Ofsted has been accused of wasting scarce resources on an inspection that only took into account seven learners.
Leicester-based Train Together was rated ‘good’ overall at its first ever inspection last month.
But the two-strong inspection team only took seven learners into account, and they were all directly funded by the Education and Skills Funding Agency.
The provider is also training around 300 learners as a subcontractor for Calderdale College and Lincoln College, but they were ignored because they are the responsibility of the lead contractors.
Training standards for a further 65 apprentices was also overlooked, because the provider only “very recently” started running this type of provision.
Certain quarters of the sector have suggested the inspection has been a waste of Ofsted resources, at a time when the chief inspector has been asking for more funding to keep tabs on the expanding numbers of apprenticeship providers.
We usually get this right, but occasionally the data misleads us
Ofsted implied the inspection would not have taken place at all, had it known there were so few directly contracted learners on roll.
“Once an inspection has started, we have to inspect the provider as we find it,” a spokesperson said. “We work hard to ensure that we use our resources as efficiently as possible. We usually get this right, but occasionally the data misleads us.”
He didn’t explain why no-one called the provider before the inspection to check on learner numbers.
“Sometimes the data that we are dealing with is not up to date,” he added.
“We inspect the provision that is the responsibility of the provider. We do not consider any subcontracted provision that is not the direct responsibility of the provider.”
The Association of Employment and Learning Providers boss Mark Dawe questioned whether inspection should have taken place, and said it was “one of many examples where government data would seem the data have let us down”.
But Charles Dall’Omo, managing director of Train Together, defended the decision to inspect.
“Having Ofsted visit us was hugely beneficial,” he said. “Ofsted, like all of us, is responding to what is a rapidly changing marketplace. Independent training providers need to be monitored and measured regardless of size.”
He insisted that despite their “numbers being small”, he has “an experienced team” worthy of consideration.
“All providers should operate ready for inspection,” he added.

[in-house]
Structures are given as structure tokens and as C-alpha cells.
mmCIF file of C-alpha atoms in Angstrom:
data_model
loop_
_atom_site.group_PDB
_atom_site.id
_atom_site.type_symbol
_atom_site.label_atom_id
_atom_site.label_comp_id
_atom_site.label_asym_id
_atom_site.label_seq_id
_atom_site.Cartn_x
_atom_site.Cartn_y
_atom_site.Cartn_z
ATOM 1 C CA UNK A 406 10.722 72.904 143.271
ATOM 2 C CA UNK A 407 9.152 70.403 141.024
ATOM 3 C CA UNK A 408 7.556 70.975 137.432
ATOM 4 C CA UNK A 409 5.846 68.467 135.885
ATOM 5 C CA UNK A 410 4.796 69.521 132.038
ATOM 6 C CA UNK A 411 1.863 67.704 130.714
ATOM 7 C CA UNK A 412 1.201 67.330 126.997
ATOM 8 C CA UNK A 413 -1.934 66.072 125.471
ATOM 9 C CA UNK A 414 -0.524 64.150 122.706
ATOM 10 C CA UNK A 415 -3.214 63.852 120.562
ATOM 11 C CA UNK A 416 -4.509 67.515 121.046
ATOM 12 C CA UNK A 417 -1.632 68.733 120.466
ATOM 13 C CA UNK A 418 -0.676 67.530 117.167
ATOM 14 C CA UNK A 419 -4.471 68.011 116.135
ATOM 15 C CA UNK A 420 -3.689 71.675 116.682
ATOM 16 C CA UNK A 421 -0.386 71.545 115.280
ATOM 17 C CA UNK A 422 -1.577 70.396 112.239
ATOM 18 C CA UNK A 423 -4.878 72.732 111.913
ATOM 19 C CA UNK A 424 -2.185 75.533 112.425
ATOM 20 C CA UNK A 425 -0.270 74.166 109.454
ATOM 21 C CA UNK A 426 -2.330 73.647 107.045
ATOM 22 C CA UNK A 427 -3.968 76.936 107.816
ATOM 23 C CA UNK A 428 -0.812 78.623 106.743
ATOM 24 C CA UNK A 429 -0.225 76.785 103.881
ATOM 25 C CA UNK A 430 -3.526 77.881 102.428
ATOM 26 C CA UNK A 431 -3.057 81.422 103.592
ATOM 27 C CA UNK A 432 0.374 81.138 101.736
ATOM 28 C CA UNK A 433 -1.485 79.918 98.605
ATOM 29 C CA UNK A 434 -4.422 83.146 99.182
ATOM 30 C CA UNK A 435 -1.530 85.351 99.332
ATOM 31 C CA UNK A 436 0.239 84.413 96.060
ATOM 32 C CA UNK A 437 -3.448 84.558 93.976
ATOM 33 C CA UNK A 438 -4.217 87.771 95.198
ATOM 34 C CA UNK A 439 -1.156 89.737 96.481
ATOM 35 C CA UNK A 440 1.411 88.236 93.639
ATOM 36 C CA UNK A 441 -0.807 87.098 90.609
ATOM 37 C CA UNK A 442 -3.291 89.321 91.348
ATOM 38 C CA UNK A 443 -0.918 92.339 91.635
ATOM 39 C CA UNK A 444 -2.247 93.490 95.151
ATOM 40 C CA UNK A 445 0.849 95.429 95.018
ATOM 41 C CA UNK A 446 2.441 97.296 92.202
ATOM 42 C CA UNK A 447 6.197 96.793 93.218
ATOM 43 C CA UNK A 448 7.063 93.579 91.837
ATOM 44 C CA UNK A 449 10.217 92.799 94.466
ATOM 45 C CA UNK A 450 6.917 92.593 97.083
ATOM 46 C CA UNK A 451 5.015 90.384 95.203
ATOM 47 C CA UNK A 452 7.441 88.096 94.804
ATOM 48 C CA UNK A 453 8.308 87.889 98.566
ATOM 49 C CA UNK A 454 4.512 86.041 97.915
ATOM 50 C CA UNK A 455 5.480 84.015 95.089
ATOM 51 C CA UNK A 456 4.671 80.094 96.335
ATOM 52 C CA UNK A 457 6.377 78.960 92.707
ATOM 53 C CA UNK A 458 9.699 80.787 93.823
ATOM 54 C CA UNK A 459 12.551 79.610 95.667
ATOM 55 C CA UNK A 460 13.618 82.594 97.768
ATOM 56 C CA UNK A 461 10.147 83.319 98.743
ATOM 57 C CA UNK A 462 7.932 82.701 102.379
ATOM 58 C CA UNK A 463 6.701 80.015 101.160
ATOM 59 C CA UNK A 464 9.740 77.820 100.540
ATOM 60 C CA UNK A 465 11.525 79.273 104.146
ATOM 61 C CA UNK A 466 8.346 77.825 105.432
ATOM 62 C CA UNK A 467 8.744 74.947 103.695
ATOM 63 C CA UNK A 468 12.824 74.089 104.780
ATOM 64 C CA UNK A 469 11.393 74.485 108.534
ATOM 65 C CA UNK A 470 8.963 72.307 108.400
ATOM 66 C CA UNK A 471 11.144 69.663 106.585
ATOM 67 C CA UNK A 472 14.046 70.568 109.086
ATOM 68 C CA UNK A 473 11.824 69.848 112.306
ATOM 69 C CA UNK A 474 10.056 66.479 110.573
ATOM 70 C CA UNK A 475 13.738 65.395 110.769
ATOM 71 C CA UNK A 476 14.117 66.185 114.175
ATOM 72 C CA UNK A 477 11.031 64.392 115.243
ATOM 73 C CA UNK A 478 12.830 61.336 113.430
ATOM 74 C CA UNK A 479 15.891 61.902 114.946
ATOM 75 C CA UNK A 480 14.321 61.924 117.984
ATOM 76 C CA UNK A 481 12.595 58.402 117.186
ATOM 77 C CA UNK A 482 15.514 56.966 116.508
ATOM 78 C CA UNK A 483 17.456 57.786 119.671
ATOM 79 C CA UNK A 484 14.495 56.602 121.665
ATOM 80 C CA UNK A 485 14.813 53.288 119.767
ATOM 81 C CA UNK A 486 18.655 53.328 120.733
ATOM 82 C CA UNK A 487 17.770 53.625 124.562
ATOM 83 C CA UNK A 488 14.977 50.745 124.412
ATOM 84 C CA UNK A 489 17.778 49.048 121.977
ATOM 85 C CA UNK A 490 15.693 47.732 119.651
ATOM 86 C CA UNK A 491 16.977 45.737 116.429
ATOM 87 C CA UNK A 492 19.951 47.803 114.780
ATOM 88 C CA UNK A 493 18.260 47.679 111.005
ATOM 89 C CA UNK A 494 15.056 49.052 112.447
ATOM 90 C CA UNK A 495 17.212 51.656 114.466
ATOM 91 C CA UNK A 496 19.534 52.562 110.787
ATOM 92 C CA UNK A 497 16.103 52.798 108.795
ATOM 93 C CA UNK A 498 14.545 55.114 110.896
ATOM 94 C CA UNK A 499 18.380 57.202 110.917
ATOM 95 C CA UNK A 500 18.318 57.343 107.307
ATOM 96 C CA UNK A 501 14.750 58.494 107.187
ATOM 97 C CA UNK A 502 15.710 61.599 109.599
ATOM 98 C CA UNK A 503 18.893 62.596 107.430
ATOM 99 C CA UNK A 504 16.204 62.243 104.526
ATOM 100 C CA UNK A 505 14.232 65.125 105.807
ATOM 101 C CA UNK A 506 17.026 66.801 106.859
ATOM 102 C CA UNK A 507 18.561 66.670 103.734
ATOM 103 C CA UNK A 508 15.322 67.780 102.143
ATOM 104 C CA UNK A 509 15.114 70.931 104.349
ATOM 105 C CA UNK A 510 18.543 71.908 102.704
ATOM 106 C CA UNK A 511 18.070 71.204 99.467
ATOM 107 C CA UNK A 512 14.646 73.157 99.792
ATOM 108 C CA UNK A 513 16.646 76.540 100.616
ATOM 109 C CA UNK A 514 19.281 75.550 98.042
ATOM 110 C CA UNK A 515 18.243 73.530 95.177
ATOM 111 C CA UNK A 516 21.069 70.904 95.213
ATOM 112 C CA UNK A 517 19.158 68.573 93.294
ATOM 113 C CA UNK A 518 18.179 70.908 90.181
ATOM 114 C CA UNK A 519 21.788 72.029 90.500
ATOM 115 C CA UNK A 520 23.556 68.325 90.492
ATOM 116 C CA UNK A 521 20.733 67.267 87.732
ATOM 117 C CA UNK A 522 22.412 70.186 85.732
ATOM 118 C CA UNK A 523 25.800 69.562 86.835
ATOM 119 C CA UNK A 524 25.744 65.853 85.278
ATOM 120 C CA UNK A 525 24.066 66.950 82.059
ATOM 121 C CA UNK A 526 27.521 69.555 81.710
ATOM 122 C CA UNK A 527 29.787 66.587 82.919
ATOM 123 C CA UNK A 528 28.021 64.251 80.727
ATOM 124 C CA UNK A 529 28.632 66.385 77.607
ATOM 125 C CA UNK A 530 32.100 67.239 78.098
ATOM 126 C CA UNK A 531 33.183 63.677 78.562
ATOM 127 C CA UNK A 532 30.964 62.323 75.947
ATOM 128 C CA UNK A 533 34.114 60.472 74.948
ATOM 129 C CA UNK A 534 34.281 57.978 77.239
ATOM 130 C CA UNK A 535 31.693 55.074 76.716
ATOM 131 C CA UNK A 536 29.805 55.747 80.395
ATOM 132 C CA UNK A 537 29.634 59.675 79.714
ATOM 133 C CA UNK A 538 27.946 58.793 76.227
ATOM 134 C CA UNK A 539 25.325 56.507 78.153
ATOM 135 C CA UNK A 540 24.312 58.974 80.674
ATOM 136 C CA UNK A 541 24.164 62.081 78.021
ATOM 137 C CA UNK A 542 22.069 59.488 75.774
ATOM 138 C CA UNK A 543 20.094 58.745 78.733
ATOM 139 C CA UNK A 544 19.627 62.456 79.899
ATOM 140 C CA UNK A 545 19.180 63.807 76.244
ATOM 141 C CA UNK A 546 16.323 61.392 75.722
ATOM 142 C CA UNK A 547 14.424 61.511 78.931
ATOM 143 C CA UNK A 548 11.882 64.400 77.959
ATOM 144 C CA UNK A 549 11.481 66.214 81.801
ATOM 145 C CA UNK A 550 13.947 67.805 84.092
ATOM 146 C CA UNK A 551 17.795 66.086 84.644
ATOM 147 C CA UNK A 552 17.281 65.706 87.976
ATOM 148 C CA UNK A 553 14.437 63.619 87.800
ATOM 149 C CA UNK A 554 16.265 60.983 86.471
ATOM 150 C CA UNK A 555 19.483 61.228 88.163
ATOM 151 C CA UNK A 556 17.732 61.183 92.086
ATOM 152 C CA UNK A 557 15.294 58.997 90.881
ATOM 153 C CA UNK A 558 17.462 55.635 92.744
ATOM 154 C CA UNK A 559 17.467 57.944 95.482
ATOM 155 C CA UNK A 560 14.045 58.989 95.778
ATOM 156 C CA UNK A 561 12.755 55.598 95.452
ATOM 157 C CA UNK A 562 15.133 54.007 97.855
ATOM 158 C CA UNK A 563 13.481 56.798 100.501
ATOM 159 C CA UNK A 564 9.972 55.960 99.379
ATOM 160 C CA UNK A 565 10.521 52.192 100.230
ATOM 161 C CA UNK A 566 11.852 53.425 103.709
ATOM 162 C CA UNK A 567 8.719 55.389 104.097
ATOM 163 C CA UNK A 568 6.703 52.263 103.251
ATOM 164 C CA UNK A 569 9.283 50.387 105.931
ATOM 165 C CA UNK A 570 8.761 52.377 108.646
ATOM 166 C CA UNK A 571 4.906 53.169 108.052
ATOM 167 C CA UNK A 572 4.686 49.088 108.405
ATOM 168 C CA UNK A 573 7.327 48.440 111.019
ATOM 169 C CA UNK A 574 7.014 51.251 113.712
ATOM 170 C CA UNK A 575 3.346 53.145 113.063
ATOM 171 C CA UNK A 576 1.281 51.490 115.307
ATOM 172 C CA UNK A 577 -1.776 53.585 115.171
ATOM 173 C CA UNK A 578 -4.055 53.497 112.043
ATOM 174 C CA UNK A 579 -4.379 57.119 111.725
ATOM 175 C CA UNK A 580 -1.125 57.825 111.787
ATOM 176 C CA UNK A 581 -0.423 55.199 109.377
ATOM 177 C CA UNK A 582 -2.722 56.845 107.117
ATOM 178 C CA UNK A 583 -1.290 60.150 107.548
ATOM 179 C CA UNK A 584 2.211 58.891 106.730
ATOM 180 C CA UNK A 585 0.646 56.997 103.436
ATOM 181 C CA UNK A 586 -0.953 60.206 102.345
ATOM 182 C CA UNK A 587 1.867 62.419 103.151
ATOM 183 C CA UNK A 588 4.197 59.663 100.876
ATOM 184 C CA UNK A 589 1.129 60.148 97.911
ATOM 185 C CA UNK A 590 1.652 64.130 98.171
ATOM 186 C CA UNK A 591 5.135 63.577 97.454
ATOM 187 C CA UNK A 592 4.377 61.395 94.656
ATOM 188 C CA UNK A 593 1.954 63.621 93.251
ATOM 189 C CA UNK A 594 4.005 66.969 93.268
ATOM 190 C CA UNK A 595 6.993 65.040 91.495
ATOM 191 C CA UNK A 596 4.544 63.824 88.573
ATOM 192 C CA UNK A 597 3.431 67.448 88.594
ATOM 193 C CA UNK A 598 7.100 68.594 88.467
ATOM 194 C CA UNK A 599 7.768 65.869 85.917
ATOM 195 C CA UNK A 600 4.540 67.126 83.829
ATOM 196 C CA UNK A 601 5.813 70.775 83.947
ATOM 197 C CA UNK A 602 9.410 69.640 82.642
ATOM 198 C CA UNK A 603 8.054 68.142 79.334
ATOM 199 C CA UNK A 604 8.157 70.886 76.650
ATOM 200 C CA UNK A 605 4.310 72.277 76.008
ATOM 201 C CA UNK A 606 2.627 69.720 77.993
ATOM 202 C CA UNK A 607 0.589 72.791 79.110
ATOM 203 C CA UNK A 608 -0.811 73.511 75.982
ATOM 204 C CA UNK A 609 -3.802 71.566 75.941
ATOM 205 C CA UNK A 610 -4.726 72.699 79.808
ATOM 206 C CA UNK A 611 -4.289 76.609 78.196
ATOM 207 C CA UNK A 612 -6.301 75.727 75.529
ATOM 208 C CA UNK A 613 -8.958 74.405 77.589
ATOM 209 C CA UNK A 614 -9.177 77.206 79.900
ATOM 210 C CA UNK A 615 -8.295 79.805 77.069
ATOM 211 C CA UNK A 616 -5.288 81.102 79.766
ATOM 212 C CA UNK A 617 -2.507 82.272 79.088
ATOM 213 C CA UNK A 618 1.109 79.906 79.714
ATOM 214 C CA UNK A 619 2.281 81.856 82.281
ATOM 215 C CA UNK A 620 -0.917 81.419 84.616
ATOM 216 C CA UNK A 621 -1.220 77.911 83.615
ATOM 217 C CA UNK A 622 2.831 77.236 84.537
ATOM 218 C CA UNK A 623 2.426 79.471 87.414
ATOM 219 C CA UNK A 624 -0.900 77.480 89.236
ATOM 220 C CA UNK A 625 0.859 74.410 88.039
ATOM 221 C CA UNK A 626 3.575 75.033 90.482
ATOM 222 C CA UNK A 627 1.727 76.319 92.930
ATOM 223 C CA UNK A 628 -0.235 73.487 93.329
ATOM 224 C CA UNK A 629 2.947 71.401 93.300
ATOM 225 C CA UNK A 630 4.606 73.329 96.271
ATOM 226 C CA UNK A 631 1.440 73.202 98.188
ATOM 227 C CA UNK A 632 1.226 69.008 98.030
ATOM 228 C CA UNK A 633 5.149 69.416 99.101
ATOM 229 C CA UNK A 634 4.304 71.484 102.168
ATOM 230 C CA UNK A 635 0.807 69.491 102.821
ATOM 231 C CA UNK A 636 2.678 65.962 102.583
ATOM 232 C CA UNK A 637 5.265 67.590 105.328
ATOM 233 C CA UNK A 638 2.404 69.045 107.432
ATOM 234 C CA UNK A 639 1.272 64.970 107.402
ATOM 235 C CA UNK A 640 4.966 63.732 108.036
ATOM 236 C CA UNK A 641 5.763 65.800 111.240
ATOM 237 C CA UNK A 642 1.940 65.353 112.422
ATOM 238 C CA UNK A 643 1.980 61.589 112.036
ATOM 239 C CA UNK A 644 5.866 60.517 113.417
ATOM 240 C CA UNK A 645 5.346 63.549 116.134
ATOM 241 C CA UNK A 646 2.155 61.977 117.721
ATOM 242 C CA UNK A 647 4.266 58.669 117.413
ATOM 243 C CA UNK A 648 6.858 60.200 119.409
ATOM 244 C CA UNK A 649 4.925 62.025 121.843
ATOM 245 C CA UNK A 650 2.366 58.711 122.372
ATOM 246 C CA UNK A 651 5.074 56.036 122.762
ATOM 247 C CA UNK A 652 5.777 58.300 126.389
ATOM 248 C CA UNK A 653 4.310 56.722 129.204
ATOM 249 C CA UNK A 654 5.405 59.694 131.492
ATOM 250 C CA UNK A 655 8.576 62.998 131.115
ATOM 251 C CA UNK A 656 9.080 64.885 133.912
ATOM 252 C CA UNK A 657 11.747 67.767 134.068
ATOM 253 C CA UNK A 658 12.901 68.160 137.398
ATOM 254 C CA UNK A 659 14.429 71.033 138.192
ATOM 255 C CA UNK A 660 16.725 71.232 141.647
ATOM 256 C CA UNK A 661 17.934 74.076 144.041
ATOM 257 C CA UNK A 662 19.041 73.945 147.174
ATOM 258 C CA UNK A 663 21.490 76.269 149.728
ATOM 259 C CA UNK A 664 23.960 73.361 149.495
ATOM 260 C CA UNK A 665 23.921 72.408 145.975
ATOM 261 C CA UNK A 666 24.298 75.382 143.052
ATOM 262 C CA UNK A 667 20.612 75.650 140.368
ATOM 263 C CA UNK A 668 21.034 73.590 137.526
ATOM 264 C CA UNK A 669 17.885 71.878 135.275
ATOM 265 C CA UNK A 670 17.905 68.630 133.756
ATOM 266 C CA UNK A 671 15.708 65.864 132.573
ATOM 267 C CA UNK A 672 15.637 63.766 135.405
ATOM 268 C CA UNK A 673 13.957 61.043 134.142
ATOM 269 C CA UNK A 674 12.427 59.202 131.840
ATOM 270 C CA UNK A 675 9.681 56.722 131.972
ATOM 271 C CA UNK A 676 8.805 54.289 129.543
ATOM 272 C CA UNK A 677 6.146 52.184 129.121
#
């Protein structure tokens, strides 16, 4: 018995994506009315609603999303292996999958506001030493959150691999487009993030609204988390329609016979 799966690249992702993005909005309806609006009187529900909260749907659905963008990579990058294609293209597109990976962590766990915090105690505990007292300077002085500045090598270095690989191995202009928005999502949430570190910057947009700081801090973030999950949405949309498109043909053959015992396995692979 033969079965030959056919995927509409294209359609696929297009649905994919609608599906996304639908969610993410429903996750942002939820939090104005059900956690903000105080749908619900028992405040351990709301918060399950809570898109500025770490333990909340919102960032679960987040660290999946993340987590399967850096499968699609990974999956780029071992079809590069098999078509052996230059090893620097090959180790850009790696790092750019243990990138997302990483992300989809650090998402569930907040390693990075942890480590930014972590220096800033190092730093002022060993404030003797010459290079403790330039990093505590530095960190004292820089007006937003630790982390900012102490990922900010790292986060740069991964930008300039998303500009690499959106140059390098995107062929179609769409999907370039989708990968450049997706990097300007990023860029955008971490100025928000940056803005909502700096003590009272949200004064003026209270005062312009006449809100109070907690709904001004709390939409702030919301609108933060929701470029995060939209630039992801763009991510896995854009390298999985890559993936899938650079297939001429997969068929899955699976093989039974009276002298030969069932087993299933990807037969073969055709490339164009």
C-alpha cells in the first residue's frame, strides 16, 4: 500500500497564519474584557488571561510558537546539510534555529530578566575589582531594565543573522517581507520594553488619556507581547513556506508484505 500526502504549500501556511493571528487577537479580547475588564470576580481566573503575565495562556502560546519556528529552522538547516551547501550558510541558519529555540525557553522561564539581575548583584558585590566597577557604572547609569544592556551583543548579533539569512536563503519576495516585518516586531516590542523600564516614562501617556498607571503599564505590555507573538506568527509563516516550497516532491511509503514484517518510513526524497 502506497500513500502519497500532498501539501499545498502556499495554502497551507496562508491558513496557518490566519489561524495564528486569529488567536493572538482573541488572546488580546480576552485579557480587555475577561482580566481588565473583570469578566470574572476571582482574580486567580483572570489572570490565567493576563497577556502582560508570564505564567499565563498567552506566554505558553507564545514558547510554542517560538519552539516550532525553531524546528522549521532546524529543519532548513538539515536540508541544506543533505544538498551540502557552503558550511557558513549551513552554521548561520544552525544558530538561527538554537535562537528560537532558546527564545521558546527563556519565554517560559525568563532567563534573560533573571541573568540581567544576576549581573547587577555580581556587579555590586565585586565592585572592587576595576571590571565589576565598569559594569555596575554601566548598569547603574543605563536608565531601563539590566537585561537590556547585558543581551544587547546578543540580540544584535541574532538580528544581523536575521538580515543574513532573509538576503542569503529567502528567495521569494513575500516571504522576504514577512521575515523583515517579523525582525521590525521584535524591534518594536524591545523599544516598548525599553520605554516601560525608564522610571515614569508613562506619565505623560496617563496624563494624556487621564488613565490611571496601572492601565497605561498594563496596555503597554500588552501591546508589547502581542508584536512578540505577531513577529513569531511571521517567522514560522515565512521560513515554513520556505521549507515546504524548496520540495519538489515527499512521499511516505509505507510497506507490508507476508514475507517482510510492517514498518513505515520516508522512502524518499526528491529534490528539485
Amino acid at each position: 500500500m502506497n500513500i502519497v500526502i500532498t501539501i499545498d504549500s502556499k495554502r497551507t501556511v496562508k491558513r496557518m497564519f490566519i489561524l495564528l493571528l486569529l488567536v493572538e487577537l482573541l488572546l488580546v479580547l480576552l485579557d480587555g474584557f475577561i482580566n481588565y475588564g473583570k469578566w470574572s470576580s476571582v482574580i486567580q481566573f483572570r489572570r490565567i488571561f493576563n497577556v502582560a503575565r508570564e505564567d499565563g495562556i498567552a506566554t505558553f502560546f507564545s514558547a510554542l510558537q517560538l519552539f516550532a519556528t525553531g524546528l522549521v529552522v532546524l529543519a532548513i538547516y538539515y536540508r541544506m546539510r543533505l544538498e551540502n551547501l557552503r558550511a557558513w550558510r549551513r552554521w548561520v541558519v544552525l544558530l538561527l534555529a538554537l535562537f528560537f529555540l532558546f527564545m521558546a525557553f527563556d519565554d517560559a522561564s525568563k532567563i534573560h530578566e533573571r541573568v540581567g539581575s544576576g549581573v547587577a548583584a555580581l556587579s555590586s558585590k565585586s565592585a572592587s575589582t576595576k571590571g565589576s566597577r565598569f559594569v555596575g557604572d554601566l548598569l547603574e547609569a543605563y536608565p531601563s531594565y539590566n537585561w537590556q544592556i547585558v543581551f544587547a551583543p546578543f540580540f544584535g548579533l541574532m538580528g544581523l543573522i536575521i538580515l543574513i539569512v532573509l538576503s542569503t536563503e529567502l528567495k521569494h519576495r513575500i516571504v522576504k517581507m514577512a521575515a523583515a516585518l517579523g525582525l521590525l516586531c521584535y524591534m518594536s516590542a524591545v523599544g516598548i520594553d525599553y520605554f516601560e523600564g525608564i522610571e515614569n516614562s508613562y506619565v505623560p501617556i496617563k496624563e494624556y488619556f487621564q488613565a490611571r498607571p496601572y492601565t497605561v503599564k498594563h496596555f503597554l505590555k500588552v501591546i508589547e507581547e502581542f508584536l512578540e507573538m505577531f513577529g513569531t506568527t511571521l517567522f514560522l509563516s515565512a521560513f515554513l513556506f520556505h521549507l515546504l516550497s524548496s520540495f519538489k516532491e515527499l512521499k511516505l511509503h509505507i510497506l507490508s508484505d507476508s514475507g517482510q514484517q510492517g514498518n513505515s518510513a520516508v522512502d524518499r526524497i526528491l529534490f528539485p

Train Together launched in 2010 and was allocated just £180,179 in direct ESFA funding for 2017/18.
It was listed last year as a subcontractor to Calderdale College and Lincoln College, through contracts worth £975,000.
Mr Dall’Ormo said he was still pleased to be training around 300 learners for the colleges.
Ofsted, like all of us, is responding to what is a rapidly changing marketplace
The Ofsted report did not mention its subcontracting activities once, though it did note that Train Together’s apprenticeships will be inspected “at a later date”.
Chief inspector Amanda Spielman warned the Commons public accounts committee last month that Ofsted’s resources are being increasingly stretched.
Former skills minister Robert Halfon, who now chairs the Commons education committee, said the inspectorate should start directly inspecting subcontracted provision.
Ofsted currently doesn’t, but it has announced a new, “tougher approach” to subcontracting, including monitoring visits, that will concentrate on lead providers. Subcontractors will probably not be graded on their subcontracted provision any time soon, however.
Inspectors recognised in the report that the seven were “confident, contribute well to team working and show good interpersonal skills”.
It explained they were mostly studying specialist support for teaching and learning in schools and higher-level teaching assistants’ courses. The provider’s apprentice programmes focus on teaching and learning and business administration.
Leaders were praised for creating a “highly inclusive culture that focuses on developing individual talent for the benefit of the business, employers and learners”.